Back when he made his documentary about the calling, the life and the difficult work that being a stand-up comedian is —“Comedian” — Jerry Seinfeld gave voice, in interviews (with me and others) that his sole ambition, after his wildly successful sitcom ended, was to get back to performing live.
It wasn’t about money. He’s been stupidly, Porsche-collecting rich since “Seinfeld.” And it wasn’t really about ego. Well, maybe a little.
He wanted to go back to playing live shows — trying out material in small clubs, touring it in pricier venues — for the ongoing challenge, the need to work and to set in stone his place in the historic stand-up continuum.
He idolizes the great comics of his youth, who did TV shows, made movies and the like. But what he most admired and identified with was the work ethic, the compulsion to perform, the process of finding an observation, seeing what’s funny in it and polishing that into a comic gem that fit in with a whole set — a routine.
“Comedian” — hunt it down if you missed it, most people did — was the most naked we’ll ever see him, stumbling through sets with note cards, “starting over” the hard way in tiny clubs, failing to get laughs, losing his place. Failing. Identifying with an angry young comic whose (failed) career closely paralleled his own in the other half of the movie’s narrative.
In the years since, he’s done more TV — failed shows that one suspects he was begged to do by a desperate network — and the hilarious and off-the-cuff web series “Comedians in Cars Getting Coffee.” But those are just play. The real work is going on tour, like Robert Klein and George Carlin, David Steinberg, Phyllis Diller and Shelly Berman and even Henny Youngman before him — a road warrior, a comic survivor.
“Jerry Before ‘Seinfeld'” is a Netflix special that lets Jerry tell the story of his career, to visit the childhood home in Massepequa, Long Island, where he discovered there was this thing called “stand-up” by watching Ed Sullivan and “The Tonight Show.”
And it takes him back to the club where he auditioned, got his start and worked “for FREE” — New York’s Comic Strip — back 1976.
There aren’t a lot of interviews. Plenty of TV documentaries have covered that ground. There’s just a stage, a few Seinfeld props (Whoa!) and the decades-polished Jerry more or less running through his Greatest Hits.
There’s new material here, but in telling the Cliff Notes/Funny Bits version of his autobiography, “engaged at 29,” etc., he showcases “my first joke” on stage that worked — the bit about “left handed” and all the negative connotations we attach to “left.” And his “second joke.”
And there are all the jokes he doesn’t ID as “oldies but goodies,” the bits about the secret ambitions of clothes, socks “making a break for it” from the dryer. I watched this, and flipped on “Seinfeld” re-runs, where much of this material existed in a previous form — the stand-up bits that opened and closed the seminal 1990s series.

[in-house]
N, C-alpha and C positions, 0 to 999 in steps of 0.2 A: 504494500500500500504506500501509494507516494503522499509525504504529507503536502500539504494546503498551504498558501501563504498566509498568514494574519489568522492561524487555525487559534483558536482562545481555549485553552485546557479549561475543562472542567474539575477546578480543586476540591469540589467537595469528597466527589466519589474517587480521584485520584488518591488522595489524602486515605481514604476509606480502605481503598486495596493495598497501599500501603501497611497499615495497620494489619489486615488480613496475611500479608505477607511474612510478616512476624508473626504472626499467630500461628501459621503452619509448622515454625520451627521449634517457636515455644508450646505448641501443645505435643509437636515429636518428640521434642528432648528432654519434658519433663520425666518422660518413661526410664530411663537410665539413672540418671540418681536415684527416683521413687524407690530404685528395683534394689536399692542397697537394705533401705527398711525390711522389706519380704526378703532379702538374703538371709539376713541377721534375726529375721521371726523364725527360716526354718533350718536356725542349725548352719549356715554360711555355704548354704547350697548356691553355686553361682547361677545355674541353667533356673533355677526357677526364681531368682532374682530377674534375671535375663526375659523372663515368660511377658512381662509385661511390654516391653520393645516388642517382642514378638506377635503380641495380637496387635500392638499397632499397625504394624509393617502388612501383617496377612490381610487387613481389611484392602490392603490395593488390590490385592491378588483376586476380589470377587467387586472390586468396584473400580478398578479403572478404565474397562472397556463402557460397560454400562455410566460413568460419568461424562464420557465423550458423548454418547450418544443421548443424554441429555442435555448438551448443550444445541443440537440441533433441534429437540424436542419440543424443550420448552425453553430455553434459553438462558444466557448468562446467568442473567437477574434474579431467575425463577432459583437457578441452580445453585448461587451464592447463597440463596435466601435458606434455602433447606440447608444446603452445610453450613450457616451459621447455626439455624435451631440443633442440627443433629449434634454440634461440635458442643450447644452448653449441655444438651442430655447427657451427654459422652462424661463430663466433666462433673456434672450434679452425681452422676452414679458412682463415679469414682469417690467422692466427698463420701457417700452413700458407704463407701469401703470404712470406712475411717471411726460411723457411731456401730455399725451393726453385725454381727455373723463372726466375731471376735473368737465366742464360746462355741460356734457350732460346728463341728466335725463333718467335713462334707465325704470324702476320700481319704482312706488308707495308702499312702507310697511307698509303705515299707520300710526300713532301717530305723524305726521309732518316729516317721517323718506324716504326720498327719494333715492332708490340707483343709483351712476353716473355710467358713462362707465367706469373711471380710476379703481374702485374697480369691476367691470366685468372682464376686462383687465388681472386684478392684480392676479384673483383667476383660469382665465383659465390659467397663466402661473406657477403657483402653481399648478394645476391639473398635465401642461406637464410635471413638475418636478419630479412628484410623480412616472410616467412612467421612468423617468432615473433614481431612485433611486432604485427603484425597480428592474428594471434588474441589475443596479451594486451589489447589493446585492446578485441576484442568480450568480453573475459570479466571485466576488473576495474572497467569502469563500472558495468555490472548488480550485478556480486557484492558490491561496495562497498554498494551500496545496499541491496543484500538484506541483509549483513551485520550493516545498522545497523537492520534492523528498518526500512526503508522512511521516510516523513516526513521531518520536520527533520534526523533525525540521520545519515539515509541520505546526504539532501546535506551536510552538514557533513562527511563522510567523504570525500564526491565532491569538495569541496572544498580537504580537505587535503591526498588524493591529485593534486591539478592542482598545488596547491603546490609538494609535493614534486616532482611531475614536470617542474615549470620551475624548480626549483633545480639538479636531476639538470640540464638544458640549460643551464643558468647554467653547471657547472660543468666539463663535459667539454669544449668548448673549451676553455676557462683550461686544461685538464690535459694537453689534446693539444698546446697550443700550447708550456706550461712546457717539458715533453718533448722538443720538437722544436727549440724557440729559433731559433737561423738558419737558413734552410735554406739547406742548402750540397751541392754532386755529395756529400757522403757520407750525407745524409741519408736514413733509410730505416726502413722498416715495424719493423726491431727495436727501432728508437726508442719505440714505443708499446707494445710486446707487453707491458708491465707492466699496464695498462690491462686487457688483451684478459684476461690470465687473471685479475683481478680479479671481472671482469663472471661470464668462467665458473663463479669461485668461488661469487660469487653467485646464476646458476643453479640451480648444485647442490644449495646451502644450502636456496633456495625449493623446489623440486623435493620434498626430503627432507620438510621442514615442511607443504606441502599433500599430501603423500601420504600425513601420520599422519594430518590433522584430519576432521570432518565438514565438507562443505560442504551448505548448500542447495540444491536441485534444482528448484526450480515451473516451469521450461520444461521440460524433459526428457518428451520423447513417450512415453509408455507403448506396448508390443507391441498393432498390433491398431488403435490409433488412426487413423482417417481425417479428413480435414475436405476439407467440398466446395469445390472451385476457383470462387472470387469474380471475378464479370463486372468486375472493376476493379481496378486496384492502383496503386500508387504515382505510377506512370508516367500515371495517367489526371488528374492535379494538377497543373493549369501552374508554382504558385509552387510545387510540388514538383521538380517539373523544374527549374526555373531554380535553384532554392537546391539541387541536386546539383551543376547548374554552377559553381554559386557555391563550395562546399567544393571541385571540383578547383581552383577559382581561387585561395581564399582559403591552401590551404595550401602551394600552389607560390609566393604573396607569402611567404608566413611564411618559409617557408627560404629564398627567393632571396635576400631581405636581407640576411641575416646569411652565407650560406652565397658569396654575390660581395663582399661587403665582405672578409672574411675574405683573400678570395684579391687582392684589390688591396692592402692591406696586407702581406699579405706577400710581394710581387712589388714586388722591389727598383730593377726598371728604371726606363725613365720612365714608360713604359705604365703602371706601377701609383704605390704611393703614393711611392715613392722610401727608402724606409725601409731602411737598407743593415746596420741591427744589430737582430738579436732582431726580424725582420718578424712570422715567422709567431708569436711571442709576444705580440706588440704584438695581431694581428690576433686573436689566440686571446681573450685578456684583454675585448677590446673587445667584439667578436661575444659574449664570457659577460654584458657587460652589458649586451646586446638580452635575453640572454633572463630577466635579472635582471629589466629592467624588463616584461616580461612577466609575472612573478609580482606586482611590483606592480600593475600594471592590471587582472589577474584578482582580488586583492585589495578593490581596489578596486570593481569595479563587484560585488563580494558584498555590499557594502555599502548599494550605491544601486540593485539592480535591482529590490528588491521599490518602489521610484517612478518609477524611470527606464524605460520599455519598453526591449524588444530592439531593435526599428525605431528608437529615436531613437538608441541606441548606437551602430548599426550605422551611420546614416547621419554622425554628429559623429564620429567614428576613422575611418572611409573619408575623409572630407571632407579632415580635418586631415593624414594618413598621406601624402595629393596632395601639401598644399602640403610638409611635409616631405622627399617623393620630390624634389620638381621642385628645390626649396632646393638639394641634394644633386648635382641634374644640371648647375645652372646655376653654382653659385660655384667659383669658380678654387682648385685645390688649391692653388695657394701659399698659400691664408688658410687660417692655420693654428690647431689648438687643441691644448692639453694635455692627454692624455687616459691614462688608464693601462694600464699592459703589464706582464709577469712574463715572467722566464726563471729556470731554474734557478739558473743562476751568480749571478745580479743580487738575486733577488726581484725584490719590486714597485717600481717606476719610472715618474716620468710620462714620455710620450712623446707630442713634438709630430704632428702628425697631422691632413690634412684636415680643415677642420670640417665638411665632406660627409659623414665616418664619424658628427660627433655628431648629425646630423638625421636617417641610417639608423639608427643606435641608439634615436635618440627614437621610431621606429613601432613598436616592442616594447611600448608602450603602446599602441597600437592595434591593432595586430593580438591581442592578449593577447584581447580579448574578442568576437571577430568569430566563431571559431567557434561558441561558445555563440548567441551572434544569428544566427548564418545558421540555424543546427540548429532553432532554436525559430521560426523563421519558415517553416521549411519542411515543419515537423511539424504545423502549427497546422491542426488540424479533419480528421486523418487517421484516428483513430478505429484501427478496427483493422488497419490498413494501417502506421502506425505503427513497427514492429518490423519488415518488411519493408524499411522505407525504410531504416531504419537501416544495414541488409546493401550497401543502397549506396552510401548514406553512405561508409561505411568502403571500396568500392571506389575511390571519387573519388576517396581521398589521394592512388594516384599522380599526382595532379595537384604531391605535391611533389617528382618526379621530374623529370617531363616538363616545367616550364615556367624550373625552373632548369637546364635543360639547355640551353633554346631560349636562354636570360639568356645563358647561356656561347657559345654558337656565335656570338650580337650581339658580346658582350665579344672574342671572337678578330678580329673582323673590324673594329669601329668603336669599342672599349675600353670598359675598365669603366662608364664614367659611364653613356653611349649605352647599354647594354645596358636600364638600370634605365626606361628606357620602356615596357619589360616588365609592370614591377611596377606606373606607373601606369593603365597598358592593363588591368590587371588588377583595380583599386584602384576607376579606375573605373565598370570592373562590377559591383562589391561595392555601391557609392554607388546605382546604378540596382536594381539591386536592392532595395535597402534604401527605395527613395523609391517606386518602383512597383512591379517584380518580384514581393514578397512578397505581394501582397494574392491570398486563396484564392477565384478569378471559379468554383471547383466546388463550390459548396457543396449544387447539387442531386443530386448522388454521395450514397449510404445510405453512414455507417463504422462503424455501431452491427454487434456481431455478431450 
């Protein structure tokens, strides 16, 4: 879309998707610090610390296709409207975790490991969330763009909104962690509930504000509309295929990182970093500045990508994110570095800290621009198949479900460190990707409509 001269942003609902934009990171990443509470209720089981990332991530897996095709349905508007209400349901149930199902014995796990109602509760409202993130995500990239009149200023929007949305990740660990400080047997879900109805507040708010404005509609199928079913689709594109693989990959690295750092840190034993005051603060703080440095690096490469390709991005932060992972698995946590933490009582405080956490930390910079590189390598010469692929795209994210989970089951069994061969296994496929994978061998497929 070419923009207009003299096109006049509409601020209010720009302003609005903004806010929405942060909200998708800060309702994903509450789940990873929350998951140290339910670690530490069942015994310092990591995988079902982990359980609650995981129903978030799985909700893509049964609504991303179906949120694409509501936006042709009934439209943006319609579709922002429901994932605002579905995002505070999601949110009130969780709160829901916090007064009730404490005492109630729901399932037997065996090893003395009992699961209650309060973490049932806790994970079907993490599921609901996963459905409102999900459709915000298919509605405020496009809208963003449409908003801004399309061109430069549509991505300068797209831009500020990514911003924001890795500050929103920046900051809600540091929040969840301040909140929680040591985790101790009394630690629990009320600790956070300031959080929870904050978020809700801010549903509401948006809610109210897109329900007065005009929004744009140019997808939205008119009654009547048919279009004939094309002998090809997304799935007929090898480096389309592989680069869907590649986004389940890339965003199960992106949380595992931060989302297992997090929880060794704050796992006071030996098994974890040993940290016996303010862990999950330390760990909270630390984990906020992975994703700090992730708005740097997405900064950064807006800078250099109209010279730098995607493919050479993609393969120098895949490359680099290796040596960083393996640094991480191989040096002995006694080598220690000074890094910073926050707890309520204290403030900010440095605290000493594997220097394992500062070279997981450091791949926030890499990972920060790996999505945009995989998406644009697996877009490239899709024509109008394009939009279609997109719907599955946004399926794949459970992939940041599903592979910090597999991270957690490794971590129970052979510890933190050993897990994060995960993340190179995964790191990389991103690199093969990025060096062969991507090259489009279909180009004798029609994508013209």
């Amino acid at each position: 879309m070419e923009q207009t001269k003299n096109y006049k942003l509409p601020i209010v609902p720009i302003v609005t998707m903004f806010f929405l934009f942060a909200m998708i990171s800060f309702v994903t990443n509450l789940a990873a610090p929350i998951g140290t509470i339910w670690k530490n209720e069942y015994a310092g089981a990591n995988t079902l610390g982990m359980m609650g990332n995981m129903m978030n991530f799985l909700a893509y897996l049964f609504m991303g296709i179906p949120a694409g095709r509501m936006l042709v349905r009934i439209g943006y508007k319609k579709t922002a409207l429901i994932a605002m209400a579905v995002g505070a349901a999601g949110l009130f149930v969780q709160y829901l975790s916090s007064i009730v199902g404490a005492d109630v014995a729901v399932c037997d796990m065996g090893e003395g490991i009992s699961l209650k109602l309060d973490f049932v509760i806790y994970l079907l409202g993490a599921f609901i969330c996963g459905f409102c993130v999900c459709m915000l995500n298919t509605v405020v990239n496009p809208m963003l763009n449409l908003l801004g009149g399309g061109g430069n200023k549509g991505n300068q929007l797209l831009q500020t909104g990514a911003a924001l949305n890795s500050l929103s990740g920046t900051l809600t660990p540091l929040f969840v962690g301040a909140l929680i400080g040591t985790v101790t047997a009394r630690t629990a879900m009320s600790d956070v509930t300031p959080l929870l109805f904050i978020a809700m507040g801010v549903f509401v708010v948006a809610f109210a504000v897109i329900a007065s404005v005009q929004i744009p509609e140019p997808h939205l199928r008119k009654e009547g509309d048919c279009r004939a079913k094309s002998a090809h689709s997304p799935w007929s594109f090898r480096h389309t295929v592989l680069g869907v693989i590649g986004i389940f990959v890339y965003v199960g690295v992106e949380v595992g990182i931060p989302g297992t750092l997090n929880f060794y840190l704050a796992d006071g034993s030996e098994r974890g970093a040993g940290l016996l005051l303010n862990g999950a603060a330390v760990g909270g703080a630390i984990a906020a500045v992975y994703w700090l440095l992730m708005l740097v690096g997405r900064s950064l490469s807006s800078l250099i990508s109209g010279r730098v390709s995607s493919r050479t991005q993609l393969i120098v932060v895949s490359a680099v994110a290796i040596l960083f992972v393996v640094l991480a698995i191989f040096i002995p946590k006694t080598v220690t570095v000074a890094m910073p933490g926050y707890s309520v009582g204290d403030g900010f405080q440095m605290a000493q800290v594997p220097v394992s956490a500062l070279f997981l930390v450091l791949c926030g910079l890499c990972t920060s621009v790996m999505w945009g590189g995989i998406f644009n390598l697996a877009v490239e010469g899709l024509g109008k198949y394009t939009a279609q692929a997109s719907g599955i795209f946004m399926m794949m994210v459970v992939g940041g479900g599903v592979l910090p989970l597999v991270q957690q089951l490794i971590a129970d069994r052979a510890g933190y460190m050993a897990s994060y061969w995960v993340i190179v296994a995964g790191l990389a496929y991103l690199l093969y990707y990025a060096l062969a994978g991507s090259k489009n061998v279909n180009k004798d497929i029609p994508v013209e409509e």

Of course the jokes themselves are even older than that — dating back to their stand-up origins in the ’70s and ’80s (He made his first appearance on “The Tonight Show” in 1981).
I’ve always connected Seinfeld, in my mind, with his pal Jay Leno — guys who love the work,t he challenge of getting a laugh out of a fresh audience every night. “Jerry Before ‘Seinfeld'” — which flashes on images of his idols and his contemporaries — Elayne Boosler, Andy Kaufman and others — connects him more closely with those who developed an act and more or less stayed with it.
It’s not contemporary. There’s never a hint of politics. Every joke made at his expense on “Seinfeld,” from “When’re you coming up with some new material?” to “Is it another ‘Didya ever NOTICE?'” — lands hard and true.
I once sat in a Hollywood hotel bar in the early 1990s, swapping notes with fellow entertainment journalists about the “worst” (toughest) interviews we’d ever had. Seinfeld, especially pre-“Seinfeld,” topped the list. Angry, testy, dismissive. He’s not that way (much) any more. The confidence and ease of success rubbed some of that off. The shortest stand-up interview I ever had was with him in 1988, just before the series came out. You could feel the eye-rolls through the phone.
So if you’re curious enough to learn about the “real” Seinfeld — and the unguarded Jerry can be testy and still doesn’t want hugs, the world poring over his personal life, professional rivalries and romantic history — you’re going to have to go someplace else. Because unless your memory’s going (Whose isn’t?), nothing here will surprise you enough to get a fresh laugh.
Cast: Jerry Seinfeld, Jimmy Brogan, Mark Schiff
Directed by Michael Bonfiglio, written by Jerry Seinfeld. A Netflix production.
Running time: 1:02